(696h) On the Solution of Time-Indexed Mixed-Integer Programming Scheduling Models

Authors: 
Merchan, A. F., University of Wisconsin-Madison
Velez, S., University of Wisconsin-Madison
Maravelias, C. T., University of Wisconsin-Madison



A general chemical production facility can be regarded as a series of tasks that transform a set of raw materials into finished goods, using limited resources (e.g. processing units, storage vessels, utilities, manpower). The scheduling problem in these facilities defines the sizing, assignment and timing of tasks, materials and available resources. A formal approach to its solution involves the mathematical formulation as a mixed-integer programming (MIP) problem. Unfortunately, these MIP models are very difficult to solve even for small- and medium-scale facilities; in fact, many industrial instances remain computationally intractable.

Several efforts have been made over the last two decades to enhance the solution process for MIP models. In particular, addition of valid inequalities has proved to greatly improve the computational performance of these formulations [1-3]. In this work, we introduce different families of tightening constraints based on preprocessing algorithms that use the input data for the problem, in particular customer demand and processing time.

The demand information is used to generate a back-propagation algorithm that calculates the minimum required amount of each material and the minimum amount that each task must produce in order to satisfy the final demand. Using this new information we are able to introduce two different types of tightening constraints: lower bound for the total number of batches produced by each task and lower bound in the total amount of material produced by each task. The proposed algorithm is able to handle both minimum batch size requirements for each unit and complex networks with recycle streams. It proves to be particularly useful to solve cost and makespan minimization problems.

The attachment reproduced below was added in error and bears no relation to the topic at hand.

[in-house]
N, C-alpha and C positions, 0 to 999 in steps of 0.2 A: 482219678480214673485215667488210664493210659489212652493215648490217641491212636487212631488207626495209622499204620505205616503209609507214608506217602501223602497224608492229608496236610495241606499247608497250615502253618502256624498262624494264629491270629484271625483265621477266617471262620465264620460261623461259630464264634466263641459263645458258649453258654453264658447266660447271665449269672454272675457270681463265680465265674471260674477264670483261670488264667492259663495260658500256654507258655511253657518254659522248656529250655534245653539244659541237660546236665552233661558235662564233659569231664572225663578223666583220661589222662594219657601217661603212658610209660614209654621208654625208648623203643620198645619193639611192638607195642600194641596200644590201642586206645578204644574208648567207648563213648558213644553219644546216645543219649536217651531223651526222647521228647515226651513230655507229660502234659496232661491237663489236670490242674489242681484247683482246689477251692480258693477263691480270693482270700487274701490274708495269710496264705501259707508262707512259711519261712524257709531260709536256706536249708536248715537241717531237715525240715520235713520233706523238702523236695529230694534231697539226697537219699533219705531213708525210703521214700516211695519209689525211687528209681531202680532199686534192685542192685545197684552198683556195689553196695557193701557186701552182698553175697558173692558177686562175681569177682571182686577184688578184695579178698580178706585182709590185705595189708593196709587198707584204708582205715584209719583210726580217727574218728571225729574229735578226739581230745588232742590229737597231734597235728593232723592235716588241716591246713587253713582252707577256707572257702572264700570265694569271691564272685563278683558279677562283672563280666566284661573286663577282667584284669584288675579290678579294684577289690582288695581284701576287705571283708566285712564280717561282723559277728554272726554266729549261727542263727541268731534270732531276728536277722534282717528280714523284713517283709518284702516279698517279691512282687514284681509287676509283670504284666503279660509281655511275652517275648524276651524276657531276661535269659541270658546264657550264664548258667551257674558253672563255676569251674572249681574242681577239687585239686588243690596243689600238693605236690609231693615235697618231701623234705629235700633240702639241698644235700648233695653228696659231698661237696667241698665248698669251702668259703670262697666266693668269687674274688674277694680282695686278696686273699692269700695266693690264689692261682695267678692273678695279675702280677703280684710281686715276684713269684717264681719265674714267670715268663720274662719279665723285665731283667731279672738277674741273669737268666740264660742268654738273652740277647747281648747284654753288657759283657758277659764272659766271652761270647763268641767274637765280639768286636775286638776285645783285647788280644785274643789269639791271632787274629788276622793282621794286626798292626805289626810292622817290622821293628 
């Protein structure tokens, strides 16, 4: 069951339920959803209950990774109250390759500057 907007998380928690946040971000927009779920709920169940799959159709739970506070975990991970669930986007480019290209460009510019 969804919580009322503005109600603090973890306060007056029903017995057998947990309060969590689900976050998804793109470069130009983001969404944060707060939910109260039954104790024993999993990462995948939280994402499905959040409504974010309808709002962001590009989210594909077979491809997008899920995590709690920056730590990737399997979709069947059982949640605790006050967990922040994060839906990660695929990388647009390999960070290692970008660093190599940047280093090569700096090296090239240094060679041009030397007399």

Similarly, the processing time information induces a forward-propagation algorithm that determines both the maximum number of batches of a given task and the maximum amount of each material that can be produced within a given horizon. Thus, two different sets of upper-bounding constraints are introduced to tighten the original formulation. This algorithm can be extended to other types of objective functions; in particular, it can be applied to profit maximization since no demand information is required a priori. It is also suitable for complex networks and can be extended to handle variable processing times.

Moreover, the processing time data is also used within a third algorithm to determine the earliest starting time and the shortest tail time for both tasks and units, based on information for the minimum time to produce enough material to run a task and the task-unit pairing. Subsequently, additional constraints are introduced to bound the total processing time for a given task and the utilization time for a given unit in fixed-horizon problems and to lower bound the makespan variable in makespan minimization problems.

We test the proposed algorithms using a large pool of instances, that allows us studying the effect of different process networks, objective functions, problem features (e.g. variable processing times) and time representation. For the latter we provide an extensive comparison between different discrete-time and continuous-time models, making emphasis on the distinct modeling capabilities of each representation. The combined use of the algorithms and the refinements that can be introduced due to their interaction is also studied. Our methodologies can readily be extended to include the main features that appear in chemical production scheduling.

The main advantage of these algorithms is that they can be run offline in a few seconds since they only use the original problem data; the total solution time is practically not affected. By using the algorithms and constraints proposed in the present work we are able to (1) significantly increase the percentage of instances solved within an established time limit, (2) obtain order-of-magnitude reductions in computational time in comparison to the original formulations, and (3) decrease the optimality gap for instances that are not solved within the time limit.

References

[1] Velez, S.; Maravelias, C. T., Mixed-Integer Programming Model and Tightening Methods for Scheduling in General Chemical Production Environments. Industrial & Engineering Chemistry Research 2013, 52 (9), 3407-3423.

[2] Burkard, R. E.; Hatzl, J., Review, extensions and computational comparison of MILP formulations for scheduling of batch processes. Comput Chem Eng 2005, 29 (8), 1752-1769.

[3] Velez, S.; Sundaramoorthy, A.; Maravelias, C. T., Valid Inequalities Based on Demand Propagation for Chemical Production Scheduling MIP Models. Aiche Journal 2013, 59 (3), 872-887.